This short documentary looks at the development of the British Empire through feats of engineering. The narrative starts in 1066 with the victory of William the Conqueror at the Battle of Hastings. William went on to build castles across England, perhaps the most famous of which is the Tower of London. The Tower of London was considered impenetrable due to a number high walls and moat, and many prisoners of King Henry VIII were held there. Henry also sought domination over Europe, but being an island nation this necessitated a large navy. These battleships, including the famous Mary Rose, aimed to have as many guns on board as possible, and were feats of naval engineering. Guns were gradually cast from iron rather than bronze due to the cost of production, and this necessitated the development of the blast furnace. Over the next 150 years Britain’s Empire gradually expanded. The American war of independence, followed by the naval prowess of Napoleon Bonaparte in France challenged this. However, the Battle of Trafalgar in 1805 confirmed their naval dominance.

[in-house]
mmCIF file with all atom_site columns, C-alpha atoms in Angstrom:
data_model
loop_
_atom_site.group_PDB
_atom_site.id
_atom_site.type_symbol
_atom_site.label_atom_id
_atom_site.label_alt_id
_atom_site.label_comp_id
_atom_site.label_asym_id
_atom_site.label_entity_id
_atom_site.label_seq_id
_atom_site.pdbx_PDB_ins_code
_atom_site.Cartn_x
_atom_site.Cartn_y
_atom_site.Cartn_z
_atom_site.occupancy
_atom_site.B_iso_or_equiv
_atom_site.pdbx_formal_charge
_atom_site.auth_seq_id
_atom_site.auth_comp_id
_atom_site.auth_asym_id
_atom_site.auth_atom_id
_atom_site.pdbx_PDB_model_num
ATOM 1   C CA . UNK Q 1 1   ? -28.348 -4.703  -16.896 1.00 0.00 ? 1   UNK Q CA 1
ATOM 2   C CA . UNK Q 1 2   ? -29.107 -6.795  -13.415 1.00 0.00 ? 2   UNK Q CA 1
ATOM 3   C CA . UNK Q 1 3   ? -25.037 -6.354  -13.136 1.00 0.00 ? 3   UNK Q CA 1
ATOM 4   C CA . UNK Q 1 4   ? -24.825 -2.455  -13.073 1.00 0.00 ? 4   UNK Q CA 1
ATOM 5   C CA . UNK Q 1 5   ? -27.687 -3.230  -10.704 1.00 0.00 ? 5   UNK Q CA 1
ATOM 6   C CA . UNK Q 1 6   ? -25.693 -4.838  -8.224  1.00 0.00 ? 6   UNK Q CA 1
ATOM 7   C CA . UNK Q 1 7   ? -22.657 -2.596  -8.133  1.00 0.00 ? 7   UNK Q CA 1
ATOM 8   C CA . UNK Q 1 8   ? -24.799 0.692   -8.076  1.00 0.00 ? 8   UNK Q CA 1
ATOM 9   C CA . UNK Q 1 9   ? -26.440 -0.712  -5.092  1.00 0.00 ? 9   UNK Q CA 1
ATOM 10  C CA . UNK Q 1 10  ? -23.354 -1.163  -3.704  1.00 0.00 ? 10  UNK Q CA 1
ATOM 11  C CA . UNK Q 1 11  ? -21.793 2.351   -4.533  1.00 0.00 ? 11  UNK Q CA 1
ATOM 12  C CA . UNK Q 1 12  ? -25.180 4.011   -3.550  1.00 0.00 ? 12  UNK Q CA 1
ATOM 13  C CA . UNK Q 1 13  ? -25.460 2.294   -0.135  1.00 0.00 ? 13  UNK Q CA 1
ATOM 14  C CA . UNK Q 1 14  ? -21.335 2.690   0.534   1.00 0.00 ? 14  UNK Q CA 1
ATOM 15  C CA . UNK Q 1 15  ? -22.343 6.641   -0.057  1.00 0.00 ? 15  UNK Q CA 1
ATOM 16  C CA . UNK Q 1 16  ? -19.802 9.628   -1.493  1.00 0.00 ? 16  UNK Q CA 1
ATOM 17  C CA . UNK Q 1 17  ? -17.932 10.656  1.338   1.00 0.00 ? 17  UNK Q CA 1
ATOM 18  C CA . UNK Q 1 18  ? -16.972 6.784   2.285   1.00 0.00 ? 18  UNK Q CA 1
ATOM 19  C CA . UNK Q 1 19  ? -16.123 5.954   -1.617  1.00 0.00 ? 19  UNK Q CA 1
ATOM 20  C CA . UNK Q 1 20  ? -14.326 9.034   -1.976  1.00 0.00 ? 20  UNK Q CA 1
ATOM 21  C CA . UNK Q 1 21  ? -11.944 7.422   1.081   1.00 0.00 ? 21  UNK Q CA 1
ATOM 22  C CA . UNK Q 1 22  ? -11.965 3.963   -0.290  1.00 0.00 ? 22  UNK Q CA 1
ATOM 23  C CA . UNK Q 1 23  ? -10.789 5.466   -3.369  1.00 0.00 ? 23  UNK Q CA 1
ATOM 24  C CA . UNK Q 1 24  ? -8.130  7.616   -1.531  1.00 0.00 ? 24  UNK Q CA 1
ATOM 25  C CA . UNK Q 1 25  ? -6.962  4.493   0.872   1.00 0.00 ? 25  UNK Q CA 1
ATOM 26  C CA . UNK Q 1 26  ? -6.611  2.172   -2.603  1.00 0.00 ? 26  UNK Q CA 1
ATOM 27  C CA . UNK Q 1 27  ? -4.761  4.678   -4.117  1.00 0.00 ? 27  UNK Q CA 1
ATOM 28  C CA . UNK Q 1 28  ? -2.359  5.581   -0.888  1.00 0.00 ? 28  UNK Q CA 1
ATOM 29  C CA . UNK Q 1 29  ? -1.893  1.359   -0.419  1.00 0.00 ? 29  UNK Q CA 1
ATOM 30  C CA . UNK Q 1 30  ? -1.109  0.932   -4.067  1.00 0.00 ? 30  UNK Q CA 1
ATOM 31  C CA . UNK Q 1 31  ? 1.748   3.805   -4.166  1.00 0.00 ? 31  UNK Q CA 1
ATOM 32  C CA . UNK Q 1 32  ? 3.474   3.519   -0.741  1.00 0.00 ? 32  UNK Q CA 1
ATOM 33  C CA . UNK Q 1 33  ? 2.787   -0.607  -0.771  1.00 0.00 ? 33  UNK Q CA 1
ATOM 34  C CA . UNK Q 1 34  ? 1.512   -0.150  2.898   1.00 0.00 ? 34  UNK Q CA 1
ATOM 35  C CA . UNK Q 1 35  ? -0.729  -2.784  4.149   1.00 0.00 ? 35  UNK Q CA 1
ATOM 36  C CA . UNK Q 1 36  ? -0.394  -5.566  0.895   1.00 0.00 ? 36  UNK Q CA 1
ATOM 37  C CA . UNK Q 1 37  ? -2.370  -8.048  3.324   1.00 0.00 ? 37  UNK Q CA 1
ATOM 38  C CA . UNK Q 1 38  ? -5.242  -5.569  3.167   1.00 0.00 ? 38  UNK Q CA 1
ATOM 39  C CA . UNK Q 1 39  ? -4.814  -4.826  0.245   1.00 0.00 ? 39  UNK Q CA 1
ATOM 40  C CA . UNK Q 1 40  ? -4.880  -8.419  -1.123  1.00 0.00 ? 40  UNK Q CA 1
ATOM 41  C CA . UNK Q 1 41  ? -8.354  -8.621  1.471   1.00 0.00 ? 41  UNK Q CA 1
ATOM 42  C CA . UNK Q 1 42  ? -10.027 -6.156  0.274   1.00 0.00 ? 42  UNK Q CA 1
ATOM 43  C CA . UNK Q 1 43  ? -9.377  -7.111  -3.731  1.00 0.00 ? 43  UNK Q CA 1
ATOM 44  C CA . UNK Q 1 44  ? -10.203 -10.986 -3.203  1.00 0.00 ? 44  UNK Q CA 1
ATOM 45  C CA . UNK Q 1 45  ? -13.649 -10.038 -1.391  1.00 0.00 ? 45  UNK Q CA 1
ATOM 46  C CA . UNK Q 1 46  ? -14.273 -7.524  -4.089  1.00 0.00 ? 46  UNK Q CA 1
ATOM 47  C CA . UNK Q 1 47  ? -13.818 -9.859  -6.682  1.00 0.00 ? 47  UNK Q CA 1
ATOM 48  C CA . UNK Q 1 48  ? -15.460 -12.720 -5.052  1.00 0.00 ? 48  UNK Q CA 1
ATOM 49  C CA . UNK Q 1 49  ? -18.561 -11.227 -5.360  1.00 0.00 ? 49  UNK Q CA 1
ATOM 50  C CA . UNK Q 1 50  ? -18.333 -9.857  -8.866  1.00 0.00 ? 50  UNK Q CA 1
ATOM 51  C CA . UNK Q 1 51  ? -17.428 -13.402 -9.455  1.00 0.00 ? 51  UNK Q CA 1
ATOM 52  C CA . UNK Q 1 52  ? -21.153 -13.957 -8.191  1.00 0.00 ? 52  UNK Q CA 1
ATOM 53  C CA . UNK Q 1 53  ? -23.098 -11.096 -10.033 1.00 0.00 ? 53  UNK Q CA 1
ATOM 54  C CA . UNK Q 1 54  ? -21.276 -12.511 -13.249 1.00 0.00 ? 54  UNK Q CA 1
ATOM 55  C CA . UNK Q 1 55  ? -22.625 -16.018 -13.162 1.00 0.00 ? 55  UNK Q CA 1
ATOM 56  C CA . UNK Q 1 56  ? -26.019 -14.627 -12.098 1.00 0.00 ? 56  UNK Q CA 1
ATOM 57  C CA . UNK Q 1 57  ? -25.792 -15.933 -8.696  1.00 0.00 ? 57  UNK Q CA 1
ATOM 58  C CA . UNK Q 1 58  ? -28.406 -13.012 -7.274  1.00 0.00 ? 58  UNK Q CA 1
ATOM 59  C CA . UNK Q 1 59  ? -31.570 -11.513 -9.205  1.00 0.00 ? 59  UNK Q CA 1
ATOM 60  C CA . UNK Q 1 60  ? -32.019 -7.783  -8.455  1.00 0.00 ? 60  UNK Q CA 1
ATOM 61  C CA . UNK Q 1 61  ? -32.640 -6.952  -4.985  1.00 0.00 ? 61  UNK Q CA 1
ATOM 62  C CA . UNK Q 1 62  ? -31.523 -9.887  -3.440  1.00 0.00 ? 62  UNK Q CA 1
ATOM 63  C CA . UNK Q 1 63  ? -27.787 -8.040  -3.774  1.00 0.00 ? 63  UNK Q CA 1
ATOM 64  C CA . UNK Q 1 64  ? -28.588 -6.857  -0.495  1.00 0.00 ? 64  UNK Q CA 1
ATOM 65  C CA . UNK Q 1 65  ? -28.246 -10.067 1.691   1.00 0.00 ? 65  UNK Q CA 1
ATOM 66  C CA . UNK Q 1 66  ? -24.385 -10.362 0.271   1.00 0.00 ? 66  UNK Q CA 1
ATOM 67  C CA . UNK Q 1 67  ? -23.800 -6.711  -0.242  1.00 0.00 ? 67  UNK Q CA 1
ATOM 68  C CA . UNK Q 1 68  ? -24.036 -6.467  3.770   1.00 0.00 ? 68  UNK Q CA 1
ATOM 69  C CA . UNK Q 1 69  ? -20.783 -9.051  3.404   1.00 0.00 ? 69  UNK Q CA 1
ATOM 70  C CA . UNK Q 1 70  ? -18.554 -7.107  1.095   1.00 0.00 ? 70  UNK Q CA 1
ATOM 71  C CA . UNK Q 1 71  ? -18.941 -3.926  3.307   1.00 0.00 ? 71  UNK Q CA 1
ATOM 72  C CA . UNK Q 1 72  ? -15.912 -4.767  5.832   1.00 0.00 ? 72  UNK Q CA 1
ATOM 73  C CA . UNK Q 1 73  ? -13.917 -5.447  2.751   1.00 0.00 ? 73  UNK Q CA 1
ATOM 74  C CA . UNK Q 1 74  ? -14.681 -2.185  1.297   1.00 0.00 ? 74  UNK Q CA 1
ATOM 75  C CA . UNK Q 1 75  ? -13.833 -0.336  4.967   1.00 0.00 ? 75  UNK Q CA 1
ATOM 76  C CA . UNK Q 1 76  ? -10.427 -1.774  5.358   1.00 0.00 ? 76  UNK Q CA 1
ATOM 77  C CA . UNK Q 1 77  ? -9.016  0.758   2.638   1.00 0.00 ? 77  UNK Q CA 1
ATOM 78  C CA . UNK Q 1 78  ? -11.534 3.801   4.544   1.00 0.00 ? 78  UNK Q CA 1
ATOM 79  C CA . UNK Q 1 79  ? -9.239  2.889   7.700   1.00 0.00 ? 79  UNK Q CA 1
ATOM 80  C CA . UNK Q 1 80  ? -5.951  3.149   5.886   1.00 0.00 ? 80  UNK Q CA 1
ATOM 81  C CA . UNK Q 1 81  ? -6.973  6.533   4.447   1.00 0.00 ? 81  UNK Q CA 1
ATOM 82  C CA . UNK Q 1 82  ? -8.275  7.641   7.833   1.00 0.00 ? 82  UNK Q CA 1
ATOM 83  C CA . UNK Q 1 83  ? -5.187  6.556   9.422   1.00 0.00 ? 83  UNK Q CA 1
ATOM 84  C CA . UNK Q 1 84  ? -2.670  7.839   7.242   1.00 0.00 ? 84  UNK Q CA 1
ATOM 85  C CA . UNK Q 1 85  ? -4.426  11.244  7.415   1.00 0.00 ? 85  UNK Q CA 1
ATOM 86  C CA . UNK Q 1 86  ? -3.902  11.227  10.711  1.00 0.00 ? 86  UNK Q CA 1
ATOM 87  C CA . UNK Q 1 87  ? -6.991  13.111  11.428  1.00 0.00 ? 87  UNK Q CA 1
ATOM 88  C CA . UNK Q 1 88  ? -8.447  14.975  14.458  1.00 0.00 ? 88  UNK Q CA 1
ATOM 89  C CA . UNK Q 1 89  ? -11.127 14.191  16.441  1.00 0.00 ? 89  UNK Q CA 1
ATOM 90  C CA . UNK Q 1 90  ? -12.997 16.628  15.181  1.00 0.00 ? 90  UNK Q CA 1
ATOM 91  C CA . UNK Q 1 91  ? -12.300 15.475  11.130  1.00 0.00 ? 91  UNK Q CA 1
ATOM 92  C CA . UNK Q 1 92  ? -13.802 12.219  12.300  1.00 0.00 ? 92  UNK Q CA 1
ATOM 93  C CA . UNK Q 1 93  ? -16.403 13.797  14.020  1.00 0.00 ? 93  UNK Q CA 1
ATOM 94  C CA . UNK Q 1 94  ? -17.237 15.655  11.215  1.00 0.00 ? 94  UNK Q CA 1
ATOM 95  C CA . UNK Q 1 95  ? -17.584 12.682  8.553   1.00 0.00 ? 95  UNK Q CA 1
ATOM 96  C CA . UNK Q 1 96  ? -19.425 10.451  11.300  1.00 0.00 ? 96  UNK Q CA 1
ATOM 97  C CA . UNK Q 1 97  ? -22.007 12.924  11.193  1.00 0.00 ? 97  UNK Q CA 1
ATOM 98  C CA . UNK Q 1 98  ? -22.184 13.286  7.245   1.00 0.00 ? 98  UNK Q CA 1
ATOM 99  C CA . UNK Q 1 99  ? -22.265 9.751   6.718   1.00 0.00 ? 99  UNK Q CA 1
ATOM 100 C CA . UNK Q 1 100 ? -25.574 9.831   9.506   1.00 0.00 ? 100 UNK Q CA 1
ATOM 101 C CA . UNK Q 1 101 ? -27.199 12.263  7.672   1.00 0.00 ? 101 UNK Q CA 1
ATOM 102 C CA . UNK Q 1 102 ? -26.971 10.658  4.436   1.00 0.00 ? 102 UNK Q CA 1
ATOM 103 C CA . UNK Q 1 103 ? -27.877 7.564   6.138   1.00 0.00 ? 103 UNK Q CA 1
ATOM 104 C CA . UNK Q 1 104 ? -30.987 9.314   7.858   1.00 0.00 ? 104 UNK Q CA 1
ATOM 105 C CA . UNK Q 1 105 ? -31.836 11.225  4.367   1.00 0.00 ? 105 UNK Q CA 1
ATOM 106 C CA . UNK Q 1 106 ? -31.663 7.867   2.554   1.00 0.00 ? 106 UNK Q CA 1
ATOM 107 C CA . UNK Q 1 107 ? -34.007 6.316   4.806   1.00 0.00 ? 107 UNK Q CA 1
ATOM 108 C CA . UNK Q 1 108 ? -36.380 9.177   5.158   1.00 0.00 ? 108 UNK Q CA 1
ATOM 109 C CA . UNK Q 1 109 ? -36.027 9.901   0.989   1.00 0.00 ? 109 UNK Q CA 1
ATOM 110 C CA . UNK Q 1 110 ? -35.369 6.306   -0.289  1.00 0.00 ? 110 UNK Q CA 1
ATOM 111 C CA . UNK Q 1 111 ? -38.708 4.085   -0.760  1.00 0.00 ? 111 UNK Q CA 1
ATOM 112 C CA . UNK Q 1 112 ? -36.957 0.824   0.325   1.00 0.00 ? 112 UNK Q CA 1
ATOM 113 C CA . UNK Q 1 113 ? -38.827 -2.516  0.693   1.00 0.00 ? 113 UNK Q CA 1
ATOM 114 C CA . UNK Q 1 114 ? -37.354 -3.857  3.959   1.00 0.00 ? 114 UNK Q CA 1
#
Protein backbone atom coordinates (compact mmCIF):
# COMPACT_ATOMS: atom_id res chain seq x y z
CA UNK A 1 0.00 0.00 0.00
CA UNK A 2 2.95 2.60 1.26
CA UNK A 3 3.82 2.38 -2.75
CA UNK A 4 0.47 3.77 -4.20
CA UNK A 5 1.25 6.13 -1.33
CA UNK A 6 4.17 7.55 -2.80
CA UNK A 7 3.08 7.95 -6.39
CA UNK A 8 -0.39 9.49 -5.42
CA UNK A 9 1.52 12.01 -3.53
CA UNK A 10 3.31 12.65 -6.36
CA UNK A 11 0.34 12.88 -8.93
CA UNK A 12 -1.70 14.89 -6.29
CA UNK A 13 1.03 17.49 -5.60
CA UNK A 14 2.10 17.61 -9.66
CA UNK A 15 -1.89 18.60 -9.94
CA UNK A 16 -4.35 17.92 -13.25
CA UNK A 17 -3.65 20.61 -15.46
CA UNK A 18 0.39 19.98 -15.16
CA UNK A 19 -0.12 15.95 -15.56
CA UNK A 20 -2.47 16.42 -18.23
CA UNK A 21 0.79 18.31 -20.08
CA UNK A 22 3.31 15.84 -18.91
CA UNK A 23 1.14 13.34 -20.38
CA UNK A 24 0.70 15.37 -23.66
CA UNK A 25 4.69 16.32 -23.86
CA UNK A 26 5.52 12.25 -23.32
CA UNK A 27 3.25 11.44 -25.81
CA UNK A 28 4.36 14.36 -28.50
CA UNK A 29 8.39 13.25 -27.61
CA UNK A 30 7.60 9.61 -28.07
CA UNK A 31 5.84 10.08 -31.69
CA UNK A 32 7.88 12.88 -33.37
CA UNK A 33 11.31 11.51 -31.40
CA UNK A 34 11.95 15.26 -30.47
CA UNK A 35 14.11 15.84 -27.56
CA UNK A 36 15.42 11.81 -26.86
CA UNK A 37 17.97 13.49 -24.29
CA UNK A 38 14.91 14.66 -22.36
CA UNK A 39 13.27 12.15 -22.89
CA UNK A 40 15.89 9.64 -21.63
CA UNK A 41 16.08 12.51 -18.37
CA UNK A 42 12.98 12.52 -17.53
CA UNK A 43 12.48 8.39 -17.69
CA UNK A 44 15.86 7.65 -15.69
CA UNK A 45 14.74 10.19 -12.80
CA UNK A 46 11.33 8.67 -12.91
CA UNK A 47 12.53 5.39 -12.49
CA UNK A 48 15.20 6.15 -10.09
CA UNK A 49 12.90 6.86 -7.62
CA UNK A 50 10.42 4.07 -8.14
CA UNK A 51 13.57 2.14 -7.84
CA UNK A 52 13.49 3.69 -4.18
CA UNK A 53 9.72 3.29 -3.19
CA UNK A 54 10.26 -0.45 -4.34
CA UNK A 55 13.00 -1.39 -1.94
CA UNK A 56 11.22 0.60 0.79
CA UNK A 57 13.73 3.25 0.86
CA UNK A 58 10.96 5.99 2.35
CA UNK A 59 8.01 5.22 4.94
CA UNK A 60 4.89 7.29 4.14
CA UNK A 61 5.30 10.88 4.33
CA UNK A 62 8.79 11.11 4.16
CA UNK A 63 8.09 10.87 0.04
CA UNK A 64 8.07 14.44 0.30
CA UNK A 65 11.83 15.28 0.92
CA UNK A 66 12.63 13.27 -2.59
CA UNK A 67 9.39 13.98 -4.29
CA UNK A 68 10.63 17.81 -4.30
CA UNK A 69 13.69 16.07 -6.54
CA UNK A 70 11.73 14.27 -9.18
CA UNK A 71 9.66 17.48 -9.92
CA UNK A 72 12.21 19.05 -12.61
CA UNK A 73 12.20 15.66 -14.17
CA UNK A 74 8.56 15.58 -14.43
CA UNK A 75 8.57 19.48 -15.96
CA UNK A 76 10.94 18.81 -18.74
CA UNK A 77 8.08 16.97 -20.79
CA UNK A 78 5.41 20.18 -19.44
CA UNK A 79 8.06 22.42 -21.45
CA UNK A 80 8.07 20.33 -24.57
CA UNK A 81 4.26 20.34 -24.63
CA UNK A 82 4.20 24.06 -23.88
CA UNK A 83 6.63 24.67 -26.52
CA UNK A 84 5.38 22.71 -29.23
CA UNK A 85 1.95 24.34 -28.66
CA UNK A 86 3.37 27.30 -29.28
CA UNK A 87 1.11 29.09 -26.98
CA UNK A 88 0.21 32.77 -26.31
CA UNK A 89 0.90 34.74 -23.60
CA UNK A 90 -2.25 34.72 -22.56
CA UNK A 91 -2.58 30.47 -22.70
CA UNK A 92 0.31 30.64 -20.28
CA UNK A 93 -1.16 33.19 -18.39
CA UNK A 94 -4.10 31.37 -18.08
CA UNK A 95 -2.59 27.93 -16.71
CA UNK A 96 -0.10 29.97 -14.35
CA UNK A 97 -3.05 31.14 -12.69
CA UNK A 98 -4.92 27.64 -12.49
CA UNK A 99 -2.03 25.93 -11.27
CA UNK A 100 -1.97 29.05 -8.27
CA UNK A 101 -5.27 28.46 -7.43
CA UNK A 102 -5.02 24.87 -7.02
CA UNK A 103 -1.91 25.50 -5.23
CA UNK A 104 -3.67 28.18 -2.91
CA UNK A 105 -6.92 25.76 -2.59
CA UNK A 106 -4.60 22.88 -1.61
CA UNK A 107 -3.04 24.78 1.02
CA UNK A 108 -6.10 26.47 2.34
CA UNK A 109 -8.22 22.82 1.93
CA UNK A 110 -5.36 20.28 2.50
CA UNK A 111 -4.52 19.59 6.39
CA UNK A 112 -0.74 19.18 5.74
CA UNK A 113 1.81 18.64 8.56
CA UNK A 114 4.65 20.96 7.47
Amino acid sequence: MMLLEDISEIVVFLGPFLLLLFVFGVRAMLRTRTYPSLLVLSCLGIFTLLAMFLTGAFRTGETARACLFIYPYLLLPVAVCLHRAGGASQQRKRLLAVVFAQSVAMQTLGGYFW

England’s great engineering feat of the nineteenth century was the steam engine, powering locomotives such as Stephenson’s Rocket. Alexander Brunel’s desire for a fast, effective Great Western Railway, led to the construction of the box tunnel which cut through mountains rather than running over them. Following a fire that destroyed Westminster Palace London, Charles Berry proposed a daring design for the new houses of parliament. The clock Big Ben, constructed as part of this, was the most ambitious timepiece constructed to date.
The reign of Queen Victoria saw the development of the telegraph, which allowed messages to be sent round the world in a matter of hours. The expanding population of London necessitated the development of the modern sewerage system, designed by Joseph Bazalgette. Similarly, the imposing Tower Bridge was an innovative drawbridge solution to overcrowding crossing the river Thames.